S&P 500 falls as market struggles to recover from multiple weeks of losses, Nasdaq down more than 1%

The S&P 500 fell Monday as the market struggled to rebound from a relentless sell-off that’s punished tech stocks and pushed the broader market index to the brink of a bear market.

The Dow Jones Industrial Average was flat. The S&P 500 fell 0.4% after the benchmark nearly fell into a bear market last week before a Friday rebound. The Nasdaq Composite was down 0.9%.

“We continue to be transitioning through this interest rate driven repricing,” said Bill Northey, senior investment director at U.S. Bank Wealth Management. “So as the U.S. Treasury yield curve has continued to move higher in anticipation of both higher realized inflation and Federal Reserve policy adjustment, we’ve seen a consistent and broad adjustment to asset valuations that has occurred consistent with those rising inflation concerns.”

Major tech names continued to take a hit on Monday. Shares of Apple, which fell into a bear market at one point last week, fell 1.5%. Tesla shares dropped 4.5%. Microsoft’s stock price dropped 1%. Shares of Google-parent Alphabet declined 1%.

Other sectors including financials and consumer discretionary were also down at least 1%. Some of the biggest decliners on the Dow included American Express, Salesforce and Walt Disney — each of which dropped 1.6%, 1.3% and 1.2%, respectively.

After a long spate of selling, markets rebounded on Friday, with the Dow rising 466.36 points and the S&P 500 climbing 2.39%. The Nasdaq Composite jumped 3.82% and posted its strongest one-day gain since November 2020.

But major averages still posted steep losses for the week and are undergoing an intense sell-off as the Federal Reserve attempts to tamp down inflation with aggressive rate hikes. The Dow’s seven-week losing streak is its worst since 2001. The S&P 500 just posted its first six-week losing streak since June 2011.

The S&P 500 sits 16% off its record high, while the Nasdaq Composite is down more than 27%.

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Some analysts believe those declines may soon point to an attractive entry point for the broader market index, based on a long-term perspective.

“The S&P 500 is quickly approaching a level that, historically, has indicated that future growth concerns are priced in,” Citi analyst Scott Chronert wrote in a note.

Some notable outperformers on Monday included healthcare stocks. Shares of Eli Lilly surged 5% after Mounjaro was approved by the Food and Drug Administration to treat Type 2 diabetes. The drug is also being investigated for potential use in the treatment of obesity and overweight. Pfizer’s stock price jumped 1.2%, AbbVie’s stock price was up 1.2%.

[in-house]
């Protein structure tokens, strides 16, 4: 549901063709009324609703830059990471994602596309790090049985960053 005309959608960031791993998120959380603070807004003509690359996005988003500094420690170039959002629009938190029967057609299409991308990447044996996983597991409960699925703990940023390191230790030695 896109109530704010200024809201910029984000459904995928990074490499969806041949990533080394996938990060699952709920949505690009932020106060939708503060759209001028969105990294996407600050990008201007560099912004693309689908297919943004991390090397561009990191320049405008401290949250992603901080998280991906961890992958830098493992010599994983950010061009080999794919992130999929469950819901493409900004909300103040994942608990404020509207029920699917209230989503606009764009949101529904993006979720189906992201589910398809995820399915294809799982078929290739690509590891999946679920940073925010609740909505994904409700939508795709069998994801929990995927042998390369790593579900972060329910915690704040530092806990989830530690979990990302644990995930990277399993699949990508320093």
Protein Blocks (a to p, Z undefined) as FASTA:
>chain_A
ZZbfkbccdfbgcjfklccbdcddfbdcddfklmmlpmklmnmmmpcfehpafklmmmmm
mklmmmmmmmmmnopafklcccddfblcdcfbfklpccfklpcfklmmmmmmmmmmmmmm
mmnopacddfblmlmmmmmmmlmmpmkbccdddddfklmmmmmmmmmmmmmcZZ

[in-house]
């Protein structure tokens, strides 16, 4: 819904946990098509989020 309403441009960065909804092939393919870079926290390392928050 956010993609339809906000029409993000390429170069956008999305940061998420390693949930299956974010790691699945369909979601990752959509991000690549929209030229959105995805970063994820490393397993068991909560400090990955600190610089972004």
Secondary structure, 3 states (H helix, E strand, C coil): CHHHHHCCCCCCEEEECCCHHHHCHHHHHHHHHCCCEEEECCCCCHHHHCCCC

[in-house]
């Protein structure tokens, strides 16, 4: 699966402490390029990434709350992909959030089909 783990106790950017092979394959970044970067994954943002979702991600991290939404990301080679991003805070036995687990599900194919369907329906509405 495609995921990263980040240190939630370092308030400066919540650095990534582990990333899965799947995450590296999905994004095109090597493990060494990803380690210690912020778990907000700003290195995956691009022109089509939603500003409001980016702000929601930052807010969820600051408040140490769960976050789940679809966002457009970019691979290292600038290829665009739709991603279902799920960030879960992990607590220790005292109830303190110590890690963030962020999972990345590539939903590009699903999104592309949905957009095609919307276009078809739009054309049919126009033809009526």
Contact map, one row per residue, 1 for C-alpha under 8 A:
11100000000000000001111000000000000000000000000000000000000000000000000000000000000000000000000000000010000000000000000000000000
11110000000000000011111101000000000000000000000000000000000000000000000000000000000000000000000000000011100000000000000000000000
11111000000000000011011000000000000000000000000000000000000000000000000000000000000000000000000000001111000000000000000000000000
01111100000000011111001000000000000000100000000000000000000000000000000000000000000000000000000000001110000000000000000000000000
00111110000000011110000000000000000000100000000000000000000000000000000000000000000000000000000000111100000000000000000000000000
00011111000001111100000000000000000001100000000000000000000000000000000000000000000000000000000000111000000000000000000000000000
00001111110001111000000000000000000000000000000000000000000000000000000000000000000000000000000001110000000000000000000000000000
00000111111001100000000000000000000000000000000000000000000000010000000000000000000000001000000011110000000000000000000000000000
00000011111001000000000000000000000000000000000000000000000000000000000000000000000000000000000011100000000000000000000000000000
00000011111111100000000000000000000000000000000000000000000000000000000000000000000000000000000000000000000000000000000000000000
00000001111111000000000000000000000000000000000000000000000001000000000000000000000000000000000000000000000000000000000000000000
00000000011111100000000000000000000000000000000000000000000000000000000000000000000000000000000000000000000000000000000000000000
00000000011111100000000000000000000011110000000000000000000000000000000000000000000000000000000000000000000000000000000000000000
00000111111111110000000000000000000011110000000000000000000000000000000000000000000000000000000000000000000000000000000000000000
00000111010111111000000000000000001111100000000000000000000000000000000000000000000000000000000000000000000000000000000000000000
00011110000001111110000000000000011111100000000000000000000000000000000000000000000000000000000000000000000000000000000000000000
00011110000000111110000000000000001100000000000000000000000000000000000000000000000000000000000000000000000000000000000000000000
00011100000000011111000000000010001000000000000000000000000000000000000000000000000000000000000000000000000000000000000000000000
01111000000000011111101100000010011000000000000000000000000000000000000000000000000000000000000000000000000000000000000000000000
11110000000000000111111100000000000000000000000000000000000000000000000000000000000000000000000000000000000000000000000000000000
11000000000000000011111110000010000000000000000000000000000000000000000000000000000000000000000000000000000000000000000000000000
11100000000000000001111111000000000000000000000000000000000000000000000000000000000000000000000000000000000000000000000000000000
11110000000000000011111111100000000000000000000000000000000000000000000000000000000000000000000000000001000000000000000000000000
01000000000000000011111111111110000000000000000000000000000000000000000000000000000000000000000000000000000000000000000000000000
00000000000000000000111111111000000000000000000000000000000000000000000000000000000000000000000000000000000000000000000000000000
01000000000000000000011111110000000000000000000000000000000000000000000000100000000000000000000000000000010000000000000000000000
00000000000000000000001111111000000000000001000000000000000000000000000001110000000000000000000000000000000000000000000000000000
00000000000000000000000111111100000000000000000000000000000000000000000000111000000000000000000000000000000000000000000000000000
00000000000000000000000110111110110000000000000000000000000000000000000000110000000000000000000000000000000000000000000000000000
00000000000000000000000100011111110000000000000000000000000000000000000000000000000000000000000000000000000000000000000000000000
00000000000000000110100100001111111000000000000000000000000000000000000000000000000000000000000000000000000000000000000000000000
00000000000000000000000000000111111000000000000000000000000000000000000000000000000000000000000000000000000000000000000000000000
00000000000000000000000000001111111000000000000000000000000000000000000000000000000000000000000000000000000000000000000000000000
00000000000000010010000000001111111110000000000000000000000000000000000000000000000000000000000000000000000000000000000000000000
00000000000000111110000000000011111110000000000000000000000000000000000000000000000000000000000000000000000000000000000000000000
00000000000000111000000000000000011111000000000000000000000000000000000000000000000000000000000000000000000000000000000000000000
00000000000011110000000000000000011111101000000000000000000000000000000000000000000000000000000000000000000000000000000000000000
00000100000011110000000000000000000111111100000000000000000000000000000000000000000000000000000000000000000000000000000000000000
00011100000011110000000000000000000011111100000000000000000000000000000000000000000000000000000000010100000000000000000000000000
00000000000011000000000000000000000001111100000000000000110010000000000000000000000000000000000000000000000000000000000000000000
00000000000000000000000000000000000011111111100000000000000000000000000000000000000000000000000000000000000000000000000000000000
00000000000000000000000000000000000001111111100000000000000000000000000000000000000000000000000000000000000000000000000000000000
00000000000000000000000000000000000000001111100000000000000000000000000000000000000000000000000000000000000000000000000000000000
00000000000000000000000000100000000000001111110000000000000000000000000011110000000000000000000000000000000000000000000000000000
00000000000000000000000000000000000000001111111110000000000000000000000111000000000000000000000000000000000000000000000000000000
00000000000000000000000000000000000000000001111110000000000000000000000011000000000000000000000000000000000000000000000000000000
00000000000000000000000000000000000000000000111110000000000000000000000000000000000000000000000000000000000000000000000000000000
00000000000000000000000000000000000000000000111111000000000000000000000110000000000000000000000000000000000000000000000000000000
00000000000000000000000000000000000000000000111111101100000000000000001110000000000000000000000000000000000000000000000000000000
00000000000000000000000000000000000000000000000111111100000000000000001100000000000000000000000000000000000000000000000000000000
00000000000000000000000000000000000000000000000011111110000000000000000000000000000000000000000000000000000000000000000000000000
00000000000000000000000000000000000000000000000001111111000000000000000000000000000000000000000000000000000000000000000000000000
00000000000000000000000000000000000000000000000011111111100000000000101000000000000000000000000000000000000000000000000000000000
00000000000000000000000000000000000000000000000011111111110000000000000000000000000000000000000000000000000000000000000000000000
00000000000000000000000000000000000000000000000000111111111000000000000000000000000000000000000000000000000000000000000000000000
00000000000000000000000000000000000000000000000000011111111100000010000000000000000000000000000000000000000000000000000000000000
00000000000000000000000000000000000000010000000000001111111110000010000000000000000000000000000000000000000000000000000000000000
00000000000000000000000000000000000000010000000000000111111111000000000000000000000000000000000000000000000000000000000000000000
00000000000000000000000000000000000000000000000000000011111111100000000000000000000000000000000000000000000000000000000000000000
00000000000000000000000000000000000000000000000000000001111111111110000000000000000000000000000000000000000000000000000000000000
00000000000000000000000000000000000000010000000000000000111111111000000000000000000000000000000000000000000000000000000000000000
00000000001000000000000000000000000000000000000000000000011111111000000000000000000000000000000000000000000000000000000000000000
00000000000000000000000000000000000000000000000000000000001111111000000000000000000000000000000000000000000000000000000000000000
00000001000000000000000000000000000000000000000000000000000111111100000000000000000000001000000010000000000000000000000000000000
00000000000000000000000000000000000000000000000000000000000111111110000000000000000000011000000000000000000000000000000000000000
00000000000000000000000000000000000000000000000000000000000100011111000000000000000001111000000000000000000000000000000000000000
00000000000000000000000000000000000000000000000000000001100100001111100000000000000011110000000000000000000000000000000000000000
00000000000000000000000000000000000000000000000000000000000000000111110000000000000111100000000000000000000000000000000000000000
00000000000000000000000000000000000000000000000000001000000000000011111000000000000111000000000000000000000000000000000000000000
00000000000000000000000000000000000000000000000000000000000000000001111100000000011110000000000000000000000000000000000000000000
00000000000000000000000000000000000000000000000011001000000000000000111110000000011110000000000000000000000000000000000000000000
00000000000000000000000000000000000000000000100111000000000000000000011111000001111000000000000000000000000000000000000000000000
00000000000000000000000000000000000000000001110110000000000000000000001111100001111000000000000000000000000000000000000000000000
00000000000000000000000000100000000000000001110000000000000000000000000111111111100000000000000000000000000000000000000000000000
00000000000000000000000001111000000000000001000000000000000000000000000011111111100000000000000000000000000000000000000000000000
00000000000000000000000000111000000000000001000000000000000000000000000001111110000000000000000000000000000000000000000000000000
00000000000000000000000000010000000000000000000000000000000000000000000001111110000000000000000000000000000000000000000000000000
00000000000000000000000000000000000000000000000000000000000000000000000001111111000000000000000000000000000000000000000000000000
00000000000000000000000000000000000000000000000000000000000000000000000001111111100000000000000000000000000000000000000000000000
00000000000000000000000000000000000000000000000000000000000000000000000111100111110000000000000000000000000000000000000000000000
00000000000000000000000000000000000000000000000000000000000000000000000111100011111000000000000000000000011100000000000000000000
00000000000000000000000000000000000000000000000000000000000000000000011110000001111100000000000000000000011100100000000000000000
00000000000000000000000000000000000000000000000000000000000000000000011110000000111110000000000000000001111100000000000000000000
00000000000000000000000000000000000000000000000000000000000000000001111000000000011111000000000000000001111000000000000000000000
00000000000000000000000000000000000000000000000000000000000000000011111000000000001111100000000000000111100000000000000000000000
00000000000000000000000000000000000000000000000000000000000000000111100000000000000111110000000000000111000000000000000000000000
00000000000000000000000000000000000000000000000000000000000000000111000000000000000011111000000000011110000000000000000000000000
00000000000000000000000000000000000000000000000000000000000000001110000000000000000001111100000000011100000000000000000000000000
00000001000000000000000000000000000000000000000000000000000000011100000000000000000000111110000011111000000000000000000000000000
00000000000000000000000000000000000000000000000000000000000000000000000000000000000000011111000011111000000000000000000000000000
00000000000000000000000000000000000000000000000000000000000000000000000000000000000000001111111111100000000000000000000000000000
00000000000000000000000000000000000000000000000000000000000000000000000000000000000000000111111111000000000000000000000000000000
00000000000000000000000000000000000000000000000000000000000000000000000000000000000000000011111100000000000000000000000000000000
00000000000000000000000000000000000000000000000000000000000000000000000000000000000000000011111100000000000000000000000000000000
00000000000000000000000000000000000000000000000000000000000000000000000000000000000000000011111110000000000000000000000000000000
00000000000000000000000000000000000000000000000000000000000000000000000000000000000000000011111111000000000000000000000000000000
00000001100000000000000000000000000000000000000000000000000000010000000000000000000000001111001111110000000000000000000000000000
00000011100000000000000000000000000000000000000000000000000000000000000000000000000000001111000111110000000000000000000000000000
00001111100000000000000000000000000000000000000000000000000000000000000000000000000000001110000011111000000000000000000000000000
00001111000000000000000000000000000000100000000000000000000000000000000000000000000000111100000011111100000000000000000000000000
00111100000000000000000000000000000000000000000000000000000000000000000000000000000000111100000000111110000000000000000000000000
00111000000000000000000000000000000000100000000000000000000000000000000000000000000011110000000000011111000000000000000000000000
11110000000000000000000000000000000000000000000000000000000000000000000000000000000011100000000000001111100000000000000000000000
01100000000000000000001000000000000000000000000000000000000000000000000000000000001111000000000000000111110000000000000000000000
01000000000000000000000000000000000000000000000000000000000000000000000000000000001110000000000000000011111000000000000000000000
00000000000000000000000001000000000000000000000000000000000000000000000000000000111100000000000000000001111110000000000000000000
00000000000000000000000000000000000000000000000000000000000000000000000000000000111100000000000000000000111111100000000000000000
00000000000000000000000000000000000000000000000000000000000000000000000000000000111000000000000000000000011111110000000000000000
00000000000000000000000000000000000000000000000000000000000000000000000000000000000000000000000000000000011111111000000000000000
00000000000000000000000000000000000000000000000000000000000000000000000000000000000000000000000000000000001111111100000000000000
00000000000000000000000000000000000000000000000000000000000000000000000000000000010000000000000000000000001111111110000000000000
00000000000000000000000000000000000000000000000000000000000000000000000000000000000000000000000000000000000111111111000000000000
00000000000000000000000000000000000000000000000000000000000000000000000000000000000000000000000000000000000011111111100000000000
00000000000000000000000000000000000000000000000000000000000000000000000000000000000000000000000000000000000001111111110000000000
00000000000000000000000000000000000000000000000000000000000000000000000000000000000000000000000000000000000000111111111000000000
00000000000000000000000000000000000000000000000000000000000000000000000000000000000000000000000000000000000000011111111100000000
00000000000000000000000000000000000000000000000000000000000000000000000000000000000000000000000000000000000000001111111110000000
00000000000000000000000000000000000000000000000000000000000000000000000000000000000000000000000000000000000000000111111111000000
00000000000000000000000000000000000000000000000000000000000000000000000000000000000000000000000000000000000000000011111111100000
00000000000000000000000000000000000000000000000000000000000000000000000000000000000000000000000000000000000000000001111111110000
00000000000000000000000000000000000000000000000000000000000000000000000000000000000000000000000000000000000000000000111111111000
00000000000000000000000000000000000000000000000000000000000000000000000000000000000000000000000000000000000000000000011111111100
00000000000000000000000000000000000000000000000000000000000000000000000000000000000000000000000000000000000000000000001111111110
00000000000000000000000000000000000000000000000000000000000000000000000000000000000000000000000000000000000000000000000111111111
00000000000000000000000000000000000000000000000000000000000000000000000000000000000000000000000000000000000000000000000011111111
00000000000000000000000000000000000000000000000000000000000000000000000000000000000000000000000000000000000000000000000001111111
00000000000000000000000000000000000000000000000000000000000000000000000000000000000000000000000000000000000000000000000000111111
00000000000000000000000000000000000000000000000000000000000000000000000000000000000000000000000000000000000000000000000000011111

Energy stocks also made gains, climbing higher on the back of rising oil prices. Exxon Mobil’s stock price climbed 1.9%, Chevron’s surged 2% and ConocoPhillips’ rose nearly 2%.

Elsewhere, shares of Spirit Airlines jumped 12% after JetBlue announced a tender offer to acquire the airline for $30 a share. Carvana’s stock price rose 2% after the used car company issued expectations of significant core earnings in 2023, and outlined a plan to cut costs.

Strategists at RBC Capital Markets said in a Monday note that the S&P 500 is at a crossroads as it struggles to find a bottom. If the broad market index holds at 3,850 – a figure close to the intraday record the S&P 500 nearly breached last week – analysts believe stocks are pricing in a recession to match the late 2018 drawdown.

“The S&P 500 is still trading as though it’s experiencing a growth scare, a framework that has been pointing to downside in the S&P 500 to ~3,850,” RBC Capital Markets strategist Lori Calvasina wrote. “Current trends in economic forecasts continue to support the idea that this is the right way to think about how far stocks should fall, though we remain mindful that could change.”

Retail earnings season kicks off this week with several big-box retailers set to report results for the first quarter, including Walmart, Target and Home Depot. Elsewhere, a handful of technology companies is also on deck.

Investors will also have their eye on retail sales data this week, which could give them insight into how retailers are managing inflation, which remains near 40-year highs.

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